Jamaraat Bridge

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Jamaraat Bridge
جسر الجمرات
Carries Pedestrians
Locale  Saudi Arabia
Coordinates Coordinates: 21°25′17″N 39°52′22″E / 21.42139°N 39.87278°E / 21.42139; 39.87278
The new jamaraat bridge.
The new partially completed jamaraat bridge, Hajj 2007.
Pilgrims stone the jamrah in the lower level.

The Jamaraat Bridge (Arabic: جسر الجمرات‎; transliterated: Jisr Al-Jamaraat) is a pedestrian bridge in Mina, Saudi Arabia near Mecca used by Muslims during the stoning of the devil ritual of the Hajj. The bridge was originally constructed in 1963, and has been expanded several times since then. The purpose of the bridge is to enable pilgrims to throw stones at the three jamrah pillars from either the ground level or from the bridge. The pillars extend up through three openings in the bridge. Until 2006 the bridge had a single tier (i.e. a ground level with one bridge level above).

At certain times, over a million people may gather in the area of the bridge, which has sometimes led to fatal accidents.[1] “Jamaraat” is the plural of jamrah which is the Arabic term for each of the pillars involved in the stoning ritual. It literally means a small piece of stone or a pebble.[2]

New bridge[edit]

Following the January 2006 Hajj, the old bridge was demolished and construction began on a new multi-level bridge. The ground and first levels were complete in time for the 2006/2007 Hajj, which passed without incident. Construction on the remaining two levels have been completed since December 2007 1428 AH Hajj.

The new bridge (designed by Dar Al-Handasah and constructed by the Bin Laden Group) contains a wider column-free interior space and expanded jamrah pillars many times longer than their pre-2006 predecessors. Additional ramps and tunnels were built for easier access, and bottlenecks were engineered out. Large canopies are planned to cover each of the three jamrah pillars to protect pilgrims from the desert sun. Ramps are also being built adjacent to the pillars to speed evacuation in the event of an emergency. Additionally, Saudi authorities have issued a fatwa decreeing that the stoning may take place between sunrise and sunset, rather than at the mid-day time that most pilgrims prefer.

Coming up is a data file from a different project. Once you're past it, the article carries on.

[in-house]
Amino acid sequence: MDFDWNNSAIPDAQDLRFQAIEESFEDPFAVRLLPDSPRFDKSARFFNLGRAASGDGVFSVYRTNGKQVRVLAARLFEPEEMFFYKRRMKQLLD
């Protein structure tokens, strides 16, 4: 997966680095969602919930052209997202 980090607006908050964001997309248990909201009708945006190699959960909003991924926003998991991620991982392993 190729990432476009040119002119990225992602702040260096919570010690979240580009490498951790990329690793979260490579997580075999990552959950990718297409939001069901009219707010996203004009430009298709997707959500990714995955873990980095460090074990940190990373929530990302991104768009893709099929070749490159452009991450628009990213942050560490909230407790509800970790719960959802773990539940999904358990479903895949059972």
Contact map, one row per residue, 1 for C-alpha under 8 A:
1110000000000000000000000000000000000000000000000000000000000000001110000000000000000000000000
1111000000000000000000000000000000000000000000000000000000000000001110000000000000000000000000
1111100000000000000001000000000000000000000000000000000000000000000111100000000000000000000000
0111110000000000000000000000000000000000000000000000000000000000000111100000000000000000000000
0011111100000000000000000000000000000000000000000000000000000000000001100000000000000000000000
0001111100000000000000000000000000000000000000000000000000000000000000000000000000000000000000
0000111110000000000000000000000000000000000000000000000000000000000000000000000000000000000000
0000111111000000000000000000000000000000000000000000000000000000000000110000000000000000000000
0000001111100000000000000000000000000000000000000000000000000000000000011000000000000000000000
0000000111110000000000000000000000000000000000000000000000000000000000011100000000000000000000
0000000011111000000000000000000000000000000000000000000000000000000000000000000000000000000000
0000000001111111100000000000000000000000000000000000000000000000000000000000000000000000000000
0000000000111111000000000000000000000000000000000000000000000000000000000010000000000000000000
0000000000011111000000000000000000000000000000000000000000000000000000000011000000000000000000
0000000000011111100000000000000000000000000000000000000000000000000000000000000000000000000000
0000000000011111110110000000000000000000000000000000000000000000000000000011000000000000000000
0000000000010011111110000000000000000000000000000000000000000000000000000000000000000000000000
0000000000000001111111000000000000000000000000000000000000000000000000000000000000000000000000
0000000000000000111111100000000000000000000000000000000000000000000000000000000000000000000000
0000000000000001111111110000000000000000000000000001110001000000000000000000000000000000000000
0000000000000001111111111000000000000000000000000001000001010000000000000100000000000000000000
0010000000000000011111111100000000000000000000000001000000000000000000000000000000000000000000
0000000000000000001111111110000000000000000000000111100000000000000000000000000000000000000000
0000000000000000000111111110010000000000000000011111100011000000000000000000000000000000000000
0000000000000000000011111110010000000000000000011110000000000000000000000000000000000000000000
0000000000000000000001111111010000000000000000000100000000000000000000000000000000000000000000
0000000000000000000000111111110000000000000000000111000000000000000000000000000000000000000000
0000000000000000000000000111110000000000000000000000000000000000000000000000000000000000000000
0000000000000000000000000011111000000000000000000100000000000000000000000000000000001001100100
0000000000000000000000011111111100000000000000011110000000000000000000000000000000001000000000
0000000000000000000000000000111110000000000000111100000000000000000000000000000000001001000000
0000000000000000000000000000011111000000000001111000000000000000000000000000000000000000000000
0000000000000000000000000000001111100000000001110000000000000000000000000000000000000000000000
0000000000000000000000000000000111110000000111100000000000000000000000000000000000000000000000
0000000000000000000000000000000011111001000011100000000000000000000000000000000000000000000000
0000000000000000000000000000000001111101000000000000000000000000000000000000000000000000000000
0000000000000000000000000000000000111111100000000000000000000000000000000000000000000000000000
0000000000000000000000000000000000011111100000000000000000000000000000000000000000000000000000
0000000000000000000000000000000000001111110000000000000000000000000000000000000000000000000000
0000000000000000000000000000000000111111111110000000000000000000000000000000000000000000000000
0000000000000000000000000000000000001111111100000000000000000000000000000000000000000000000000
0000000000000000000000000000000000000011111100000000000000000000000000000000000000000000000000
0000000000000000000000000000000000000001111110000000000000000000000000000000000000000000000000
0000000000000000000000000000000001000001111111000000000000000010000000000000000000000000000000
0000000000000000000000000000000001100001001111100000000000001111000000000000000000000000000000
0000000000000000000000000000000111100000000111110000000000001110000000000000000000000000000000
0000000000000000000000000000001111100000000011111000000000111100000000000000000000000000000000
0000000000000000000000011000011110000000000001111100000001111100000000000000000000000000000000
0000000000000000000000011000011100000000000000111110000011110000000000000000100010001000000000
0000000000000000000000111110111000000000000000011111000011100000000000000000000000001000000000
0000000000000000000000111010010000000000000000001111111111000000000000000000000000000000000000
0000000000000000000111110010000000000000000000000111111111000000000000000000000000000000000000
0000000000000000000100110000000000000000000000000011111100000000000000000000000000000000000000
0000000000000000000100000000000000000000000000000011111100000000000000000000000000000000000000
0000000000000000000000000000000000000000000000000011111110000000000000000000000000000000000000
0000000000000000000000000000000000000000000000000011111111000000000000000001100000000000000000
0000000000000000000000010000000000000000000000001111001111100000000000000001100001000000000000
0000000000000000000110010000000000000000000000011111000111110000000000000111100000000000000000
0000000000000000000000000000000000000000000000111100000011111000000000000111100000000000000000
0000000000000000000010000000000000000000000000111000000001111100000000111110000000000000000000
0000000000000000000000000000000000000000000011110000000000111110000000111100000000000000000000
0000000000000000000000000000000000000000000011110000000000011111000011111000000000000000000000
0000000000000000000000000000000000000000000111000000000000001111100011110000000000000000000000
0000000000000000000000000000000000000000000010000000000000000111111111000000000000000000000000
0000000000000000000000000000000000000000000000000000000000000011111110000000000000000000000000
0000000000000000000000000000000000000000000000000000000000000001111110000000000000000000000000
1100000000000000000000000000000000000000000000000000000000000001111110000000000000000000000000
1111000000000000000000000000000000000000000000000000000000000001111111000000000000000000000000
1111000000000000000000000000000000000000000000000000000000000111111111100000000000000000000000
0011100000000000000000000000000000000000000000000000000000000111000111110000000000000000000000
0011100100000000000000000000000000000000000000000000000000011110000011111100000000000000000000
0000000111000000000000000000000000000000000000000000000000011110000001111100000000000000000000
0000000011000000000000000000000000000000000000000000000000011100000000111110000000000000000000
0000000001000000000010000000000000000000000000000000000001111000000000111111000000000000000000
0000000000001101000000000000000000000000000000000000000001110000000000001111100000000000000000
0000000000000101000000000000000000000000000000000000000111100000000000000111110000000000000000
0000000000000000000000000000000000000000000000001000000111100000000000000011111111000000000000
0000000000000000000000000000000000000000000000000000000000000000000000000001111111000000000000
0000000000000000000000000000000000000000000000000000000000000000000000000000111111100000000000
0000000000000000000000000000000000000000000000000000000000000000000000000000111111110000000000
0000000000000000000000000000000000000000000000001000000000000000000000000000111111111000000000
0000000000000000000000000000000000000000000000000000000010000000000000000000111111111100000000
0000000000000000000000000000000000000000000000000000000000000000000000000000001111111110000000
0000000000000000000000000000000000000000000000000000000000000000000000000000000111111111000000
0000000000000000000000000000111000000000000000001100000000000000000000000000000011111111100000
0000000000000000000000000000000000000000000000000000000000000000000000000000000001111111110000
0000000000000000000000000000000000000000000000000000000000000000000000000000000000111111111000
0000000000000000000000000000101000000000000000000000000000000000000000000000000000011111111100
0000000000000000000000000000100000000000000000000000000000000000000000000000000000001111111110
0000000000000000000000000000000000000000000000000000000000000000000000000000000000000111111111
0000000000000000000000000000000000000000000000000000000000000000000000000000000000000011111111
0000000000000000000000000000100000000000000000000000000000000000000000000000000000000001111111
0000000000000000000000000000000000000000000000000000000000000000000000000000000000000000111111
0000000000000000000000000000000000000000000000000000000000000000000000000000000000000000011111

Safety issues[edit]

During the Hajj, so many people use the bridge that overcrowding can create a hazard. Being the last day of the Hajj, some will bring their luggage.

  • On May 23, 1994, a stampede killed at least 270 pilgrims.
  • On April 9, 1998, at least 118 pilgrims were trampled to death and 180 injured.[1]
  • On March 5, 2001, 35 pilgrims were trampled to death in a stampede.
  • On February 11, 2003, the stoning of the Devil ritual claimed 14 pilgrims' lives.[2]
  • On February 1, 2004, 251 pilgrims were killed and another 244 injured in a stampede.[3]
  • On January 12, 2006, a stampede killed at least 346 pilgrims and injured at least 289 more.

Following the 2004 incident, Saudi authorities embarked on major construction work in and around the Jamaraat Bridge area. Additional access ways, footbridges, and emergency exits were built, and the three cylindrical pillars were replaced with longer and taller oblong walls of concrete to enable more pilgrims simultaneous access.[3] The next year they announced plans for a new, four-story bridge.

See also[edit]

Notes[edit]

  1. ^ Deadly Mecca-crush Blamed on Bridge-Bottleneck Sydney Morning Herald, 13 January 2006.
  2. ^ Minshawi.com
  3. ^ Hajj ritual sees new safety moves BBC News Tuesday, 10 January 2006, 19:17 GMT.
  4. ^ Hajj crush police 'not to blame' BBC News Friday, 13 January 2006, 17:34 GMT
  5. ^ Nine-storey Jamraat Bridge will accommodate 9 million pilgrims per day Saudi Arabi Information Resource 04/02/2004.

As Hajj Begins, More Changes and Challenges In Store altmuslim.com, 13 December 2006

References[edit]

  1. ^ BBC News | MIDDLE EAST | Saudis identifying nationalities of 118 dead pilgrims
  2. ^ BBC NEWS | Middle East | Fourteen killed in Hajj stampede
  3. ^ BBC NEWS | Middle East | Hundreds killed in Hajj stampede

External links[edit]